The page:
Webbers Falls Warriors
Webbers Falls, OK 74470
Record: 9-3 | Unranked
|@ Wesleyan Christian||W||27-56|
|vs Cave Springs||W||58-16|
OSSAA State First Round at Welch
OSSAA State Second Round at Weleetka
| Ben Johnson
Fort Coffee is headed for the big stage.
Wait, Fort Coffee? Where is that? Is it in Oklahoma?
It’s a town that might go unrecognized, outside of severe weather coverage in Oklahoma, but Fort Coffee sits in the Arkansas River bend near Skullyville and northeast of Spiro. Just find LeFlore County in far eastern Oklahoma, and it sits at the very northern tip of the county.
It’s where McKinley Whitfield has called home all his life.
Now Whitfield will fly the Fort Coffee flag proudly when he attends New York Giants mini camp.
“It means everything in the world to me to represent Spiro and Fort Coffee,” said Whitfield, a former standout at Spiro High School before playing college football at the University of Tulsa.
“I grew up there my whole life, and I just try my best to be a inspiration to all the younger kids there.”
Whitfield, measuring at 6 feet, 3 inches and 217 pounds, knows professional athletic endeavors don’t come along often for those growing up in Fort Coffee.
“Not many people from the area get changes like these,” he said, “so it’s a blessing.”
Whitfield, a safety by trade, recently watched the NFL Draft intently, hoping for his name to appear in the later rounds. But all seven rounds breezed by, despite a few draft boards mentioning Whitfield as a possible late-round candidate.
“It was very frustrating,” said Whitfield, who logged 264 tackles and 19 pass breakups during his collegiate career. “Everybody was thinking that I was going to get drafted, so I didn’t want to let anybody down. I just tried to keep myself busy during the whole process and be around my family.”
It didn’t take long for Whitefield to draw an invitation to New York’s minicamp, which begins this weekend.
“It feels good getting a chance to go play at the next level,” said Whitfield, who nabbed four interceptions while at Tulsa. “Of course I would rather have gotten drafted or a free agent deal, but it’s just more motivation for me.
Whitfield joins four other TU players as mini camp invitees. Justin Hobbs and Willie Wright will work out for the Kansas City Chiefs and Cleveland Browns, respectively, and two other in-state talents, Tyler Bowling (Yukon) and Chandler Miller (Bixby), will try to earn a spot with the Atlanta Falcons.
Leading up to the draft, Whitfield never had much interaction with the Giants, chatting with the organization once while at a senior event in Texas. But now he gets a chance to prove Fort Coffee belongs in the NFL.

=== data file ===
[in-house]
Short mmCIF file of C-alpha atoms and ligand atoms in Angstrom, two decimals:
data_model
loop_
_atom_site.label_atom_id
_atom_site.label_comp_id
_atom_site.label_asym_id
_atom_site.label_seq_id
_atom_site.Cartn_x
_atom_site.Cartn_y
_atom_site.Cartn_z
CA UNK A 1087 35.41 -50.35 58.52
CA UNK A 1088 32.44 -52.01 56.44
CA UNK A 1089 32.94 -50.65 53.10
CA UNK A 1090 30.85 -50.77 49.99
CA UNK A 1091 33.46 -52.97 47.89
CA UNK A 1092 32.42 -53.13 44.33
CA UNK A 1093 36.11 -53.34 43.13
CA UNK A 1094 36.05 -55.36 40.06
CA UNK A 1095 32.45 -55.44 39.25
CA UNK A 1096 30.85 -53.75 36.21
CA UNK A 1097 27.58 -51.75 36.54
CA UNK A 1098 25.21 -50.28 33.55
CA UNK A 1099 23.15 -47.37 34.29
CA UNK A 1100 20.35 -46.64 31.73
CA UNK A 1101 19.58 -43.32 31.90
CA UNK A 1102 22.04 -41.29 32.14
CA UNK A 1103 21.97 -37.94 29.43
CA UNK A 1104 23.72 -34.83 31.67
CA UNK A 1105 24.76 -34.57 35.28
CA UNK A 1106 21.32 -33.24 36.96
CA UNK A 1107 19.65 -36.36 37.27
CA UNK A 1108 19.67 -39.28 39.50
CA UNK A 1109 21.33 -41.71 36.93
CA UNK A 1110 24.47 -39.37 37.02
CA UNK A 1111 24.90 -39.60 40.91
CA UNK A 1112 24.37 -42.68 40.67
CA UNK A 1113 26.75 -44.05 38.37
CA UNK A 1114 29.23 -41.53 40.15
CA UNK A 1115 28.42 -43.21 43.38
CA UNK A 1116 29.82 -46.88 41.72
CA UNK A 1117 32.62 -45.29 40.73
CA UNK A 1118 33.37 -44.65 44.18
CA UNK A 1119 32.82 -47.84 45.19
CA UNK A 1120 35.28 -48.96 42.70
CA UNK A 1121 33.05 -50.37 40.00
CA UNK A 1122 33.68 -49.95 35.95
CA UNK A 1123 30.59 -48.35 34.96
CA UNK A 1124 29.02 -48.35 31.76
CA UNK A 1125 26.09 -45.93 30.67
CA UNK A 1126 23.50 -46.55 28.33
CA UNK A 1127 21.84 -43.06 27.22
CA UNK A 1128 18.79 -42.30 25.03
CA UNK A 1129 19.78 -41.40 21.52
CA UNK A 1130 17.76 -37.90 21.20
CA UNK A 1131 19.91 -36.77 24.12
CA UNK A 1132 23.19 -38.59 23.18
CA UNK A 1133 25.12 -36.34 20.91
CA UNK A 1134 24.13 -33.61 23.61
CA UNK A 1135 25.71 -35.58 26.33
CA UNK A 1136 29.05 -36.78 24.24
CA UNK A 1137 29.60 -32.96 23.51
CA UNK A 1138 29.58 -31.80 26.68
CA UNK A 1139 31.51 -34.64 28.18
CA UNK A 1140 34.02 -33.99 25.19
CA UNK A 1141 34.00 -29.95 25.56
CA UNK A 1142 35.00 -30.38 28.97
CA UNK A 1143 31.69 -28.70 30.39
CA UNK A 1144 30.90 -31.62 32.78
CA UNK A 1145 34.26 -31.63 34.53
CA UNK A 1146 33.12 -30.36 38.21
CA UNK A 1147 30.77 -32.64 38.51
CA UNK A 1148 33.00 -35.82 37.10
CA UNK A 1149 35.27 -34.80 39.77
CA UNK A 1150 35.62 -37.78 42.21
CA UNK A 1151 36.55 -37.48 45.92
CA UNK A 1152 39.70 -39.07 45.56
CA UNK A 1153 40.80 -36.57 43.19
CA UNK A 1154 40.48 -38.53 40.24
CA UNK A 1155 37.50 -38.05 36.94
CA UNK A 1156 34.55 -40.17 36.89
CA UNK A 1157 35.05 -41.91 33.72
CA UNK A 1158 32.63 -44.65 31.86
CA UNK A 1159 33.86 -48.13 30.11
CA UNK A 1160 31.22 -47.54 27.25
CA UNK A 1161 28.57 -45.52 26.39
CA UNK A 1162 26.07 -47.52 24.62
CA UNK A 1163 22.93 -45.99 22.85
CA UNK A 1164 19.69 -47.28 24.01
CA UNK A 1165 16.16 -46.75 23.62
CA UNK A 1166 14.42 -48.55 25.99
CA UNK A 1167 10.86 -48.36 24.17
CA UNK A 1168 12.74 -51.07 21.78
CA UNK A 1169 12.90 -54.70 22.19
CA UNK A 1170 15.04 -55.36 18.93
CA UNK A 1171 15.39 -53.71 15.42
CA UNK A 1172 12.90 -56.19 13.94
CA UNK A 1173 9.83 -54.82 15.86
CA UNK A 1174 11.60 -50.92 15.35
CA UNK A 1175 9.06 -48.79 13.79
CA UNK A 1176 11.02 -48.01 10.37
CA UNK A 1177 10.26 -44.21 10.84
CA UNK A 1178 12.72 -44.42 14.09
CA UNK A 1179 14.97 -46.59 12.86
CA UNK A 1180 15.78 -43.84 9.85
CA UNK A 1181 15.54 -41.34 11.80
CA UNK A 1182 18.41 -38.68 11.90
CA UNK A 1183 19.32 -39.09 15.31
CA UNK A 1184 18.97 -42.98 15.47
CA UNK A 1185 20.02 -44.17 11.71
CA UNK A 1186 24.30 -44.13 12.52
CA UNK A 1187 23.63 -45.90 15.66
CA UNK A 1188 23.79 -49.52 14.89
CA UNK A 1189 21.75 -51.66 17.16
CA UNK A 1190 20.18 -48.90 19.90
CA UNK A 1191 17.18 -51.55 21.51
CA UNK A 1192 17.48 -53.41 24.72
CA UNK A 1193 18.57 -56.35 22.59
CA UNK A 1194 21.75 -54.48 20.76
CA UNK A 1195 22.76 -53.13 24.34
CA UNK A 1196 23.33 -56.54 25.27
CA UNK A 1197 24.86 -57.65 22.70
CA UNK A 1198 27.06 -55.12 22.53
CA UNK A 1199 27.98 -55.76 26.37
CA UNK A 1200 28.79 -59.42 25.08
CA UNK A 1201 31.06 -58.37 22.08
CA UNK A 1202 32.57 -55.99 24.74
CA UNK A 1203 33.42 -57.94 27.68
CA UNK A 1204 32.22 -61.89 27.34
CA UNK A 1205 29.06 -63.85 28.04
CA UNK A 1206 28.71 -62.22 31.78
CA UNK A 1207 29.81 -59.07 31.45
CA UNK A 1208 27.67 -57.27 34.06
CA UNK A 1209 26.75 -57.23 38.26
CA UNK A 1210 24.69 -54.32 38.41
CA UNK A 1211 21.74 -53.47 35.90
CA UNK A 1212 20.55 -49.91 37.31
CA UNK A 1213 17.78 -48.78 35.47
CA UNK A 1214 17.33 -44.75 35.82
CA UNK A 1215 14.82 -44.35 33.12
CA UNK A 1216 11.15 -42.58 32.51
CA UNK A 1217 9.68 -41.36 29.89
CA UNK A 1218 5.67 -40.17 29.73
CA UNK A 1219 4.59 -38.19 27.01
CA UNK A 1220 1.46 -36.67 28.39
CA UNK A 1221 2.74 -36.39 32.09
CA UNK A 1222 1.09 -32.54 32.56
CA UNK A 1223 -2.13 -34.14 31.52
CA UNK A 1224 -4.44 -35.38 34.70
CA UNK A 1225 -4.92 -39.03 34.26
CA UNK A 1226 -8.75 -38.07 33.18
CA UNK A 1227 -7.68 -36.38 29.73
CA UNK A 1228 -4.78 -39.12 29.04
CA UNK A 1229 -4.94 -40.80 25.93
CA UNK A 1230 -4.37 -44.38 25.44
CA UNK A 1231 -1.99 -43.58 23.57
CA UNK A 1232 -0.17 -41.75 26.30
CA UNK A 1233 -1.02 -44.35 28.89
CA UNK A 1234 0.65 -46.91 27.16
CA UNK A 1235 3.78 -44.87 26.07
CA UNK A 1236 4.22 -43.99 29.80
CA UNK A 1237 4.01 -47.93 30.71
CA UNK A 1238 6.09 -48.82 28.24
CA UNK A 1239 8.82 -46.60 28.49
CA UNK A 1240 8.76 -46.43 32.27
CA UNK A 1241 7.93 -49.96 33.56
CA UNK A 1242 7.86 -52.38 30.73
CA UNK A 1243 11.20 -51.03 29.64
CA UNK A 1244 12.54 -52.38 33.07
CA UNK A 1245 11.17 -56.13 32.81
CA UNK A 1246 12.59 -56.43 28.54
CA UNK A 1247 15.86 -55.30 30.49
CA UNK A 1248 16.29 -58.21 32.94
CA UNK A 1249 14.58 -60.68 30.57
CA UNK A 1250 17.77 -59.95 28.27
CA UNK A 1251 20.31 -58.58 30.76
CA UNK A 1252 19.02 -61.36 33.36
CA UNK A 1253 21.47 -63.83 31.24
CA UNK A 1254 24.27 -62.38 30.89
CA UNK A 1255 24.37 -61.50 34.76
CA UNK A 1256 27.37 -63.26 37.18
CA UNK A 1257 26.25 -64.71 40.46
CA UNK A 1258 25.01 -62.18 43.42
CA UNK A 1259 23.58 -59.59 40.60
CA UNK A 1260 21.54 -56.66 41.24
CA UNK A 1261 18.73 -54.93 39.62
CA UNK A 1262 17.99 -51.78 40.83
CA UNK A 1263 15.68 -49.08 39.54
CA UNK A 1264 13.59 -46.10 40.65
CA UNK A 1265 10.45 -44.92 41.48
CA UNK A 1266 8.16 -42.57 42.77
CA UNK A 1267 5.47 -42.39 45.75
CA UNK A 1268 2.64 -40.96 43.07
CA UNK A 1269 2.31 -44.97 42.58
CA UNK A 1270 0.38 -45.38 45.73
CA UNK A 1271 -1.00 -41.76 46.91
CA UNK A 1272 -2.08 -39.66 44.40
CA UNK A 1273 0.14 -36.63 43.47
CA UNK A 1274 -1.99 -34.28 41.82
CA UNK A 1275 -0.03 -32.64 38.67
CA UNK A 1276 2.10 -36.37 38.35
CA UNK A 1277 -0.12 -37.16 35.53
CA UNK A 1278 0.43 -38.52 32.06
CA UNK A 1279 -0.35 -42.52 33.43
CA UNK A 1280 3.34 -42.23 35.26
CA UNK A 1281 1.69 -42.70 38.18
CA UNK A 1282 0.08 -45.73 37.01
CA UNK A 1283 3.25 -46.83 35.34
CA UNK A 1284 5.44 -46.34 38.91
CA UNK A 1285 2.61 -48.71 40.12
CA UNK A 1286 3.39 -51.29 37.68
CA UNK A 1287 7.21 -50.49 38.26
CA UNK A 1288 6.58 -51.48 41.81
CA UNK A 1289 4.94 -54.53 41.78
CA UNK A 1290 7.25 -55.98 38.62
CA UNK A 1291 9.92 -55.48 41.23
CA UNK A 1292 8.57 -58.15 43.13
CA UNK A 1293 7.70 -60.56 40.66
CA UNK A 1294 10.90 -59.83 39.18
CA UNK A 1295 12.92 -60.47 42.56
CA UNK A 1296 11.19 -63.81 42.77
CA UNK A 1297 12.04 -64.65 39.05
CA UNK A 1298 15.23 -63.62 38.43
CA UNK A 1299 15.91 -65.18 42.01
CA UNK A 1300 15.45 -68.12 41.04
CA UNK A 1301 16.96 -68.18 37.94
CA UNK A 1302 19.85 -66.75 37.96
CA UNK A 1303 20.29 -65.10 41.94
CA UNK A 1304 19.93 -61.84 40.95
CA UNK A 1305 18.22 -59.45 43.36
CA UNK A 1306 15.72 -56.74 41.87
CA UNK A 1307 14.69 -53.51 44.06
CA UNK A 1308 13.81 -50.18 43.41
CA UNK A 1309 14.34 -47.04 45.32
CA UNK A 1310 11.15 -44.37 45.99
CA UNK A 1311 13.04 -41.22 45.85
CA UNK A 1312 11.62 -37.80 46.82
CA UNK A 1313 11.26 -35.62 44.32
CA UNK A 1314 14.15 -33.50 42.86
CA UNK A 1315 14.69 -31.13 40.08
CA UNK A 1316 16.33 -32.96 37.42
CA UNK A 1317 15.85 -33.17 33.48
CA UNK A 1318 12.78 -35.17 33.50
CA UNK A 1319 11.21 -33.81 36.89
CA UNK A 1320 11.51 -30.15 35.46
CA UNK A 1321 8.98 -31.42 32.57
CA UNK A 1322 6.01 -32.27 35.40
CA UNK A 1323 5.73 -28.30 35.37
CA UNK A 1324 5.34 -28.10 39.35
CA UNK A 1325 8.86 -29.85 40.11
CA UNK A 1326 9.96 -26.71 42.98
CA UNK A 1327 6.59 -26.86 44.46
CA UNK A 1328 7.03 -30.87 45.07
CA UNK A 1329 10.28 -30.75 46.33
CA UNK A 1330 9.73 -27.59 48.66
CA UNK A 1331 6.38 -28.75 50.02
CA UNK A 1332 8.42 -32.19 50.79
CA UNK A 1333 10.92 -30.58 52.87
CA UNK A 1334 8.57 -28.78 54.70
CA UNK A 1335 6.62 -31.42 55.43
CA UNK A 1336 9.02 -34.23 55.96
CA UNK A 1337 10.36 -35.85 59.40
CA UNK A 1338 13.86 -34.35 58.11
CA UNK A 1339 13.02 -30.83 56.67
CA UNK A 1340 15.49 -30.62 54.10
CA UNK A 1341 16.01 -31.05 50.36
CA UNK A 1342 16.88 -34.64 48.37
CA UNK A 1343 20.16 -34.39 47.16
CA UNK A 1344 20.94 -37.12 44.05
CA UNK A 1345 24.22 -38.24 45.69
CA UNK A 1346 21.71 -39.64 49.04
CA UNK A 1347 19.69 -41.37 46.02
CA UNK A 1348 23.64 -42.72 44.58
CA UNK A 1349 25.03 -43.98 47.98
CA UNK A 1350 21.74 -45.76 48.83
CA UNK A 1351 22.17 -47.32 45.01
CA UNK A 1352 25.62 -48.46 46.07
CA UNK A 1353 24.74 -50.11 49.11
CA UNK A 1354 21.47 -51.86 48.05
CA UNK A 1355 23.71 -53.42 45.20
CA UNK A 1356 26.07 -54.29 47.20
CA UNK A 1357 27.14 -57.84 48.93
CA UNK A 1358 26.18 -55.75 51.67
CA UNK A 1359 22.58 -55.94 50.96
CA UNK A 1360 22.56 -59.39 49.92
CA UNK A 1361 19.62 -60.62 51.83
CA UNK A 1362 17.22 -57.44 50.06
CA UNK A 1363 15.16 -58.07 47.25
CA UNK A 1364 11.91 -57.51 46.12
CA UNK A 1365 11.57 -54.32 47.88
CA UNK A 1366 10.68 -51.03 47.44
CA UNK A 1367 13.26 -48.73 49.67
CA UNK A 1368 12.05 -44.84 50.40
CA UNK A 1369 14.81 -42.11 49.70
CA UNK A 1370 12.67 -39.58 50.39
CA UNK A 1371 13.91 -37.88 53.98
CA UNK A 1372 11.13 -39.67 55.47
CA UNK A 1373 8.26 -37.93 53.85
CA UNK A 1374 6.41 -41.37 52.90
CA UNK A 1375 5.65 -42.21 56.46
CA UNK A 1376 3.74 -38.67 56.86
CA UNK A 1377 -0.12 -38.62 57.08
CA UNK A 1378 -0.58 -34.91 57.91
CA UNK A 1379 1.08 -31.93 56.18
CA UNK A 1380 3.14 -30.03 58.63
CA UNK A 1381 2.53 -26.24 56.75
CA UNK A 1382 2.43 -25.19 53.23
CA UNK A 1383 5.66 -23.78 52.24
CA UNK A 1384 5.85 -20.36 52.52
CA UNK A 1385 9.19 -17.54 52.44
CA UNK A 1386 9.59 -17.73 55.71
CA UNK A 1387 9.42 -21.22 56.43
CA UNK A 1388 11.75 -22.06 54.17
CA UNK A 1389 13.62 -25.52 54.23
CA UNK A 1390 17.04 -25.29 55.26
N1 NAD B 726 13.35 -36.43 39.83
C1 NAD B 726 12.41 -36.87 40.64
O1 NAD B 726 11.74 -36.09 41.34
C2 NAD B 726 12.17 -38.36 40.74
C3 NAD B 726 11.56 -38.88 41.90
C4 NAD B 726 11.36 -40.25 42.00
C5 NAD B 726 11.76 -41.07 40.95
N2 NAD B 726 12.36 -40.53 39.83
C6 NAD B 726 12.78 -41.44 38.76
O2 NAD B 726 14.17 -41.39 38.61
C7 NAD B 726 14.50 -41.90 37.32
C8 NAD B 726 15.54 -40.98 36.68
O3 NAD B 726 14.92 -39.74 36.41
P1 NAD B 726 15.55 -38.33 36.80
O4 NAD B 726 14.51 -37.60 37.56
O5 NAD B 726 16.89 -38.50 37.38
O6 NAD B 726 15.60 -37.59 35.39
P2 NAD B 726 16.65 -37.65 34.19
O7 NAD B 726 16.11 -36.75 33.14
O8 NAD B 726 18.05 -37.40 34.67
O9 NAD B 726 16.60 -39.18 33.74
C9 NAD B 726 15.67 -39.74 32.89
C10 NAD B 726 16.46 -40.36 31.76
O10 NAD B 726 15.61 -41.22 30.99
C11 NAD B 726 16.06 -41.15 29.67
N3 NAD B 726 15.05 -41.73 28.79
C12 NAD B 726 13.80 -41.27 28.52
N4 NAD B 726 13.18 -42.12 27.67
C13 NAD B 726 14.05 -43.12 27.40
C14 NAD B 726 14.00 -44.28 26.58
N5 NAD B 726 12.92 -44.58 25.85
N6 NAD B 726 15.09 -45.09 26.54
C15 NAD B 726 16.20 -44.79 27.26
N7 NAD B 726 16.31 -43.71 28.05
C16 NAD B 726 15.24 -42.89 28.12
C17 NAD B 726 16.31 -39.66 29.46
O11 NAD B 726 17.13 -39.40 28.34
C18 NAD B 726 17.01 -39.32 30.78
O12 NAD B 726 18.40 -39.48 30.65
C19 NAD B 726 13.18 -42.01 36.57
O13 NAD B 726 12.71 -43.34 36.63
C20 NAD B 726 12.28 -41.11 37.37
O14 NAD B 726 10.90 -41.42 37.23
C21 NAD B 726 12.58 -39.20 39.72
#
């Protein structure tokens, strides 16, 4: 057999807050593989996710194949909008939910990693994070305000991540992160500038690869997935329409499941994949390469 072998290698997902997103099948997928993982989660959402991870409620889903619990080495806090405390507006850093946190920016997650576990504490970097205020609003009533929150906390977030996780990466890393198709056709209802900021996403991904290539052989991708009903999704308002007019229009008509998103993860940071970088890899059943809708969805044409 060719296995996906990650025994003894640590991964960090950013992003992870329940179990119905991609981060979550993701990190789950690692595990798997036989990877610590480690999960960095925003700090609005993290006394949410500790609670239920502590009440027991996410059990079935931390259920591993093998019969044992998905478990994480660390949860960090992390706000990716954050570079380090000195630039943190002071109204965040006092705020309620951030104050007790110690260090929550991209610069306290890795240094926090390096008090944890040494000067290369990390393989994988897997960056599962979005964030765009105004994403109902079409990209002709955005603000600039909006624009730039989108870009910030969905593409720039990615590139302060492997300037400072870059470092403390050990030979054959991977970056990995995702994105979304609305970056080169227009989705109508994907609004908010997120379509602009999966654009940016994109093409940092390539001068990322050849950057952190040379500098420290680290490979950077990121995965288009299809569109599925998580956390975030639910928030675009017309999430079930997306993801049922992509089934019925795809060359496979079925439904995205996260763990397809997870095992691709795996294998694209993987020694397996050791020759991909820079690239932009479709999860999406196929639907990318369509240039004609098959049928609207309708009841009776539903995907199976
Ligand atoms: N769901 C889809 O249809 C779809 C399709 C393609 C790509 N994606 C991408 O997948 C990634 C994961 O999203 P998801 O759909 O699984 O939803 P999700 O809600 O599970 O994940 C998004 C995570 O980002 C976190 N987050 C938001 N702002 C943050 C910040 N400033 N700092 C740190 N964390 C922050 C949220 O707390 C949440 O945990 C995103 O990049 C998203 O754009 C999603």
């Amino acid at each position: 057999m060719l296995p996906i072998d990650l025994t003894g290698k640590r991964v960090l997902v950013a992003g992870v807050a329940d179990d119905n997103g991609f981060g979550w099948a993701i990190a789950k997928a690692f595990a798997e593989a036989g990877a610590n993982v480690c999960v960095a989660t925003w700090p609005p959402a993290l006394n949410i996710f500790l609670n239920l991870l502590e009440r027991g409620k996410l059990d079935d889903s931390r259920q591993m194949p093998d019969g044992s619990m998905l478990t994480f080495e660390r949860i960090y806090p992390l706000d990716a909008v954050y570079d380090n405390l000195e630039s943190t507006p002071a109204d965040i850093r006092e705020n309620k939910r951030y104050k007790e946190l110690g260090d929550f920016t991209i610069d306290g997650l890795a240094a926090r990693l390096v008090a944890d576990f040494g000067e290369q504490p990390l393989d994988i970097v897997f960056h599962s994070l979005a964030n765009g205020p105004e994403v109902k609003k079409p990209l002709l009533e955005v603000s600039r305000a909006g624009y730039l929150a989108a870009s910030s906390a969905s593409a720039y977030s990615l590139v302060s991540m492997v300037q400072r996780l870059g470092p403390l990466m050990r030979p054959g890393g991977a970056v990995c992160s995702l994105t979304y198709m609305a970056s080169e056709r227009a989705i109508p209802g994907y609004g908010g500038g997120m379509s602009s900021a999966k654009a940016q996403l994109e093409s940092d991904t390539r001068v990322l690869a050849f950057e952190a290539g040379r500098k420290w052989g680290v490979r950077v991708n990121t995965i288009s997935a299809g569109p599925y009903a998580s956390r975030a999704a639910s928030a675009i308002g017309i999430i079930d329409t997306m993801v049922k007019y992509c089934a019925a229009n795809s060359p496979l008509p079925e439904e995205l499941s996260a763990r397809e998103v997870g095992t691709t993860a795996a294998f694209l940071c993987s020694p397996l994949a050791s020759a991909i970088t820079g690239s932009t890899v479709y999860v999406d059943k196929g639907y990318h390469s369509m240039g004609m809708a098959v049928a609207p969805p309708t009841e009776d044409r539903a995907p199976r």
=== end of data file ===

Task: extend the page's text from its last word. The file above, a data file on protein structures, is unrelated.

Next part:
“I’ve always been a hard worker since I was a kid,” Whitfield said. “That definitely isn’t going to stop now.”
*Photo credit: University of Tulsa
| Ben Johnson
Medals and trophies have been handed out to wrestlers across the state. Now it’s time for basketball teams to start claiming hardware.
Ben and Michael dive into Class A & B state basketball tournaments on tap this week, and they guys also make their predictions in each class.
Ben breaks down what happened at the state wrestling tournament and some of the various highlights along the way.
Also added a new segment where the guys named their MVPs of the week. Listen in and find out who they dubbed as last week’s MVPs.
All that leading up to Michael's interview with Okarche coach Ray West. You don't want to miss what West had to say.
Thanks for listening & enjoy!
Have any feedback? Email the show at email@example.com
| Michael Swisher
Zach Edge used to run the pit at Maples BBQ in Oklahoma City.
What started out as just a popular BBQ food truck gained a lot of traction and had locals buzzing about finding Central Texas BBQ right here in Oklahoma, so they built a brick and mortar location.
Maples grew too fast, had a subpar review from regionally-renowned Texas Monthly BBQ critic Daniel Vaughn and - just like that - Maples closed its doors.
Edge learned a lot of lessons from his time at Maple’s. After Maple’s closed, Edge went back to the drawing board and vowed to persevere.
By going out on his own and controlling all the things he knew were important, he was able to call the shots on everything: The equipment, the building, the employees, the sides, the quality of meat, the wood, the smoker and most importantly - the finished product.
In late summer of 2021, Zach opened the doors to Edge Craft Barbecue.
It's what most believe Maple’s could’ve been. Edge removed all the restraints of being an employee and quickly elevated himself to the top of the BBQ food chain simply by doing it his way.
I was there the day Edge Craft opened and I knew immediately that he nailed it.
Starting out with his custom-made 1,000-gallon offset smoker from Primitive Pits, Edge is already ahead of his competitors.
He’s not using propane, pellets, or any other shortcut to perfect his fire. He’s using the most basic and most challenging method to cook meat with real fire.
This is where the magic begins and ends. And when you’re there, ask to look at the pit; they’ll gladly show you!
Edge Craft Barbecue is not possibly or could be, but IS DEFINITIVELY cranking out the best brisket north of the Red River.